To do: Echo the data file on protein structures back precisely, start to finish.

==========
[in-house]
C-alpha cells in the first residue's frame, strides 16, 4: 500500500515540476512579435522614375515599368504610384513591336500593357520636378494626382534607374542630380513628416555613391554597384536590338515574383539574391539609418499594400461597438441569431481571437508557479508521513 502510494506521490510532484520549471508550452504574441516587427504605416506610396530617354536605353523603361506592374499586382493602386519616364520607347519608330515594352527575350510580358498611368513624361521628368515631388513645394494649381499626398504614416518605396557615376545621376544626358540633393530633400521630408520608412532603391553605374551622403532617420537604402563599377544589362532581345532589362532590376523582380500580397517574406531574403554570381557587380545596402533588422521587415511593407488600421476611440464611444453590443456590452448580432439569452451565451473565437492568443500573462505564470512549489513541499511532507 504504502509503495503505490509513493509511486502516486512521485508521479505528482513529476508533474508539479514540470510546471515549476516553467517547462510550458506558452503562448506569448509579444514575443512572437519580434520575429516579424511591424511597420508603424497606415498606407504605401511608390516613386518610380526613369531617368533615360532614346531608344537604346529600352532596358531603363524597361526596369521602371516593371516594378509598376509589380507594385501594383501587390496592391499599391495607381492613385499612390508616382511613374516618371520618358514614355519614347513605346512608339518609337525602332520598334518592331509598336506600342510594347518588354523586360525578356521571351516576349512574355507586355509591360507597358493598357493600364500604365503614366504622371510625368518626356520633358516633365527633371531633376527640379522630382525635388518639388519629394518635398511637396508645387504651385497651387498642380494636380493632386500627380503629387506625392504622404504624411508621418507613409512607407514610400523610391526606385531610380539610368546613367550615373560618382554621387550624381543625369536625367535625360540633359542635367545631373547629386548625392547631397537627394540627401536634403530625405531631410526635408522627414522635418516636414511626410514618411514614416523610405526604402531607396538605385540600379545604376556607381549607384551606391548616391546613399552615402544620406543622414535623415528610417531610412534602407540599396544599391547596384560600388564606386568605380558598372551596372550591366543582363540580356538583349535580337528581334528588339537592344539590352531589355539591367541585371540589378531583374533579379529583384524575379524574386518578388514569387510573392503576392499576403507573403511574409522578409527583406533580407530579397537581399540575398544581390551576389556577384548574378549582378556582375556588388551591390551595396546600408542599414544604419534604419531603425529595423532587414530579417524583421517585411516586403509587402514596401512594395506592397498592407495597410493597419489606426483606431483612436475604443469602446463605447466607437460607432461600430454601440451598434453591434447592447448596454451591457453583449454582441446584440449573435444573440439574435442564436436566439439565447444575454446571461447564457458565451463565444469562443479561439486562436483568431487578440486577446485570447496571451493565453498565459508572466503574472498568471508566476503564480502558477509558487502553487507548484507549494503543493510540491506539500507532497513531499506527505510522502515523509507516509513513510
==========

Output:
[in-house]
C-alpha cells in the first residue's frame, strides 16, 4: 500500500515540476512579435522614375515599368504610384513591336500593357520636378494626382534607374542630380513628416555613391554597384536590338515574383539574391539609418499594400461597438441569431481571437508557479508521513 502510494506521490510532484520549471508550452504574441516587427504605416506610396530617354536605353523603361506592374499586382493602386519616364520607347519608330515594352527575350510580358498611368513624361521628368515631388513645394494649381499626398504614416518605396557615376545621376544626358540633393530633400521630408520608412532603391553605374551622403532617420537604402563599377544589362532581345532589362532590376523582380500580397517574406531574403554570381557587380545596402533588422521587415511593407488600421476611440464611444453590443456590452448580432439569452451565451473565437492568443500573462505564470512549489513541499511532507 504504502509503495503505490509513493509511486502516486512521485508521479505528482513529476508533474508539479514540470510546471515549476516553467517547462510550458506558452503562448506569448509579444514575443512572437519580434520575429516579424511591424511597420508603424497606415498606407504605401511608390516613386518610380526613369531617368533615360532614346531608344537604346529600352532596358531603363524597361526596369521602371516593371516594378509598376509589380507594385501594383501587390496592391499599391495607381492613385499612390508616382511613374516618371520618358514614355519614347513605346512608339518609337525602332520598334518592331509598336506600342510594347518588354523586360525578356521571351516576349512574355507586355509591360507597358493598357493600364500604365503614366504622371510625368518626356520633358516633365527633371531633376527640379522630382525635388518639388519629394518635398511637396508645387504651385497651387498642380494636380493632386500627380503629387506625392504622404504624411508621418507613409512607407514610400523610391526606385531610380539610368546613367550615373560618382554621387550624381543625369536625367535625360540633359542635367545631373547629386548625392547631397537627394540627401536634403530625405531631410526635408522627414522635418516636414511626410514618411514614416523610405526604402531607396538605385540600379545604376556607381549607384551606391548616391546613399552615402544620406543622414535623415528610417531610412534602407540599396544599391547596384560600388564606386568605380558598372551596372550591366543582363540580356538583349535580337528581334528588339537592344539590352531589355539591367541585371540589378531583374533579379529583384524575379524574386518578388514569387510573392503576392499576403507573403511574409522578409527583406533580407530579397537581399540575398544581390551576389556577384548574378549582378556582375556588388551591390551595396546600408542599414544604419534604419531603425529595423532587414530579417524583421517585411516586403509587402514596401512594395506592397498592407495597410493597419489606426483606431483612436475604443469602446463605447466607437460607432461600430454601440451598434453591434447592447448596454451591457453583449454582441446584440449573435444573440439574435442564436436566439439565447444575454446571461447564457458565451463565444469562443479561439486562436483568431487578440486577446485570447496571451493565453498565459508572466503574472498568471508566476503564480502558477509558487502553487507548484507549494503543493510540491506539500507532497513531499506527505510522502515523509507516509513513510